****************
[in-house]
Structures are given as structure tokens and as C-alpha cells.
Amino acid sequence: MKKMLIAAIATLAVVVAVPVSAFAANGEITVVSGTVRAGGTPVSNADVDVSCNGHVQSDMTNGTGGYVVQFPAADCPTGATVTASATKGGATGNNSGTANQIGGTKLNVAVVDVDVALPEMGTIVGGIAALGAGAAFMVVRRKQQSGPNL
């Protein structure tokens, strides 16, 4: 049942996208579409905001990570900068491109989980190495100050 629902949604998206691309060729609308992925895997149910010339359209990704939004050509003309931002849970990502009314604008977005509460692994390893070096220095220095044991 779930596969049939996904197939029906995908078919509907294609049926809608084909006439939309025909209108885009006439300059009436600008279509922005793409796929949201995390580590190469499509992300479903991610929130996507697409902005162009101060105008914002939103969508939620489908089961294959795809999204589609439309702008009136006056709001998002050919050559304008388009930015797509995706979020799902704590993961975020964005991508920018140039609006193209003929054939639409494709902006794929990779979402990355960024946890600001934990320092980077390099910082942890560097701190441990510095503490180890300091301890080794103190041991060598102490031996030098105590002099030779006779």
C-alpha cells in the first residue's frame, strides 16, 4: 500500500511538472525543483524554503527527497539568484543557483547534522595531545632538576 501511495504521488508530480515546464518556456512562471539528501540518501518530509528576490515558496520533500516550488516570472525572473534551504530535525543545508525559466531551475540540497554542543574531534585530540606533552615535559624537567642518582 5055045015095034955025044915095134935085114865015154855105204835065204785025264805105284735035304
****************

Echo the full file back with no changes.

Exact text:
[in-house]
Structures are given as structure tokens and as C-alpha cells.
Amino acid sequence: MKKMLIAAIATLAVVVAVPVSAFAANGEITVVSGTVRAGGTPVSNADVDVSCNGHVQSDMTNGTGGYVVQFPAADCPTGATVTASATKGGATGNNSGTANQIGGTKLNVAVVDVDVALPEMGTIVGGIAALGAGAAFMVVRRKQQSGPNL
């Protein structure tokens, strides 16, 4: 049942996208579409905001990570900068491109989980190495100050 629902949604998206691309060729609308992925895997149910010339359209990704939004050509003309931002849970990502009314604008977005509460692994390893070096220095220095044991 779930596969049939996904197939029906995908078919509907294609049926809608084909006439939309025909209108885009006439300059009436600008279509922005793409796929949201995390580590190469499509992300479903991610929130996507697409902005162009101060105008914002939103969508939620489908089961294959795809999204589609439309702008009136006056709001998002050919050559304008388009930015797509995706979020799902704590993961975020964005991508920018140039609006193209003929054939639409494709902006794929990779979402990355960024946890600001934990320092980077390099910082942890560097701190441990510095503490180890300091301890080794103190041991060598102490031996030098105590002099030779006779």
C-alpha cells in the first residue's frame, strides 16, 4: 500500500511538472525543483524554503527527497539568484543557483547534522595531545632538576 501511495504521488508530480515546464518556456512562471539528501540518501518530509528576490515558496520533500516550488516570472525572473534551504530535525543545508525559466531551475540540497554542543574531534585530540606533552615535559624537567642518582 5055045015095034955025044915095134935085114865015154855105204835065204785025264805105284735035304